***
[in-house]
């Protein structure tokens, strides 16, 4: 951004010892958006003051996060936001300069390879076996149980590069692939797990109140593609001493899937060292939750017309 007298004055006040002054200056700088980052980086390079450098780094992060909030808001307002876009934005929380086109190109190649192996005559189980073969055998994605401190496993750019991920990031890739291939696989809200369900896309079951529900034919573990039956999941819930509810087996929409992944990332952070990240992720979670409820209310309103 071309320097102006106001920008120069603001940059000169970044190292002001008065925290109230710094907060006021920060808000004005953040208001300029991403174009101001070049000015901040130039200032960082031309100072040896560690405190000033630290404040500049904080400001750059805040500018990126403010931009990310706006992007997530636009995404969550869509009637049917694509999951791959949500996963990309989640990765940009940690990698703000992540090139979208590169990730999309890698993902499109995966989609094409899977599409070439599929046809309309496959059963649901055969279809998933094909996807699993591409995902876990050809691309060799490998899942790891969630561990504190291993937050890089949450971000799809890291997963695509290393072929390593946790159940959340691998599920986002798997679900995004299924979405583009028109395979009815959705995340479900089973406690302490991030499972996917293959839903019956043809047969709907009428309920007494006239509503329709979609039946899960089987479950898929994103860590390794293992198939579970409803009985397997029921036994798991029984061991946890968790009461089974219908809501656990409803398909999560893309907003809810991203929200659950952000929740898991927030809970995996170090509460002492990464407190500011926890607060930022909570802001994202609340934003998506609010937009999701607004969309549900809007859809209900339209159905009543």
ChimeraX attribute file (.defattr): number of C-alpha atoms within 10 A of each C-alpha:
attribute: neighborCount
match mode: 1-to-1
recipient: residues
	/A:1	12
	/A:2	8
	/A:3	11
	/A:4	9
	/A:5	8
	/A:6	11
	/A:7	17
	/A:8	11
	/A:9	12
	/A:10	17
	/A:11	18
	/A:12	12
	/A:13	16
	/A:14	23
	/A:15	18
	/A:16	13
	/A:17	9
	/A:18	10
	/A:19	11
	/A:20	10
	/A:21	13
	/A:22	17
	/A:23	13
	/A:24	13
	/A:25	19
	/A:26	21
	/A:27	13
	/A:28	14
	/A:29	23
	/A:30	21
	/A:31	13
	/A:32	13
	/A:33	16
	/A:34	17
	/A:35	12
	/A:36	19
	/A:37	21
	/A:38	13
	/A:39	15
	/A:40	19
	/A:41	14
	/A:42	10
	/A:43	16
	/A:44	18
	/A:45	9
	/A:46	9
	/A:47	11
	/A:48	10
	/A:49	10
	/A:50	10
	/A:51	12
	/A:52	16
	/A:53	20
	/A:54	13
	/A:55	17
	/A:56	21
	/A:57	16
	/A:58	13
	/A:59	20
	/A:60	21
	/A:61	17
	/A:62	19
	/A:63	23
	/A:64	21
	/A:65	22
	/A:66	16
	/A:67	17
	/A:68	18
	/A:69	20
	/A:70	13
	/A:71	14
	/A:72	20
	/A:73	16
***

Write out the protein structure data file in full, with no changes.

[in-house]
């Protein structure tokens, strides 16, 4: 951004010892958006003051996060936001300069390879076996149980590069692939797990109140593609001493899937060292939750017309 007298004055006040002054200056700088980052980086390079450098780094992060909030808001307002876009934005929380086109190109190649192996005559189980073969055998994605401190496993750019991920990031890739291939696989809200369900896309079951529900034919573990039956999941819930509810087996929409992944990332952070990240992720979670409820209310309103 071309320097102006106001920008120069603001940059000169970044190292002001008065925290109230710094907060006021920060808000004005953040208001300029991403174009101001070049000015901040130039200032960082031309100072040896560690405190000033630290404040500049904080400001750059805040500018990126403010931009990310706006992007997530636009995404969550869509009637049917694509999951791959949500996963990309989640990765940009940690990698703000992540090139979208590169990730999309890698993902499109995966989609094409899977599409070439599929046809309309496959059963649901055969279809998933094909996807699993591409995902876990050809691309060799490998899942790891969630561990504190291993937050890089949450971000799809890291997963695509290393072929390593946790159940959340691998599920986002798997679900995004299924979405583009028109395979009815959705995340479900089973406690302490991030499972996917293959839903019956043809047969709907009428309920007494006239509503329709979609039946899960089987479950898929994103860590390794293992198939579970409803009985397997029921036994798991029984061991946890968790009461089974219908809501656990409803398909999560893309907003809810991203929200659950952000929740898991927030809970995996170090509460002492990464407190500011926890607060930022909570802001994202609340934003998506609010937009999701607004969309549900809007859809209900339209159905009543």
ChimeraX attribute file (.defattr): number of C-alpha atoms within 10 A of each C-alpha:
attribute: neighborCount
match mode: 1-to-1
recipient: residues
	/A:1	12
	/A:2	8
	/A:3	11
	/A:4	9
	/A:5	8
	/A:6	11
	/A:7	17
	/A:8	11
	/A:9	12
	/A:10	17
	/A:11	18
	/A:12	12
	/A:13	16
	/A:14	23
	/A:15	18
	/A:16	13
	/A:17	9
	/A:18	10
	/A:19	11
	/A:20	10
	/A:21	13
	/A:22	17
	/A:23	13
	/A:24	13
	/A:25	19
	/A:26	21
	/A:27	13
	/A:28	14
	/A:29	23
	/A:30	21
	/A:31	13
	/A:32	13
	/A:33	16
	/A:34	17
	/A:35	12
	/A:36	19
	/A:37	21
	/A:38	13
	/A:39	15
	/A:40	19
	/A:41	14
	/A:42	10
	/A:43	16
	/A:44	18
	/A:45	9
	/A:46	9
	/A:47	11
	/A:48	10
	/A:49	10
	/A:50	10
	/A:51	12
	/A:52	16
	/A:53	20
	/A:54	13
	/A:55	17
	/A:56	21
	/A:57	16
	/A:58	13
	/A:59	20
	/A:60	21
	/A:61	17
	/A:62	19
	/A:63	23
	/A:64	21
	/A:65	22
	/A:66	16
	/A:67	17
	/A:68	18
	/A:69	20
	/A:70	13
	/A:71	14
	/A:72	20
	/A:73	16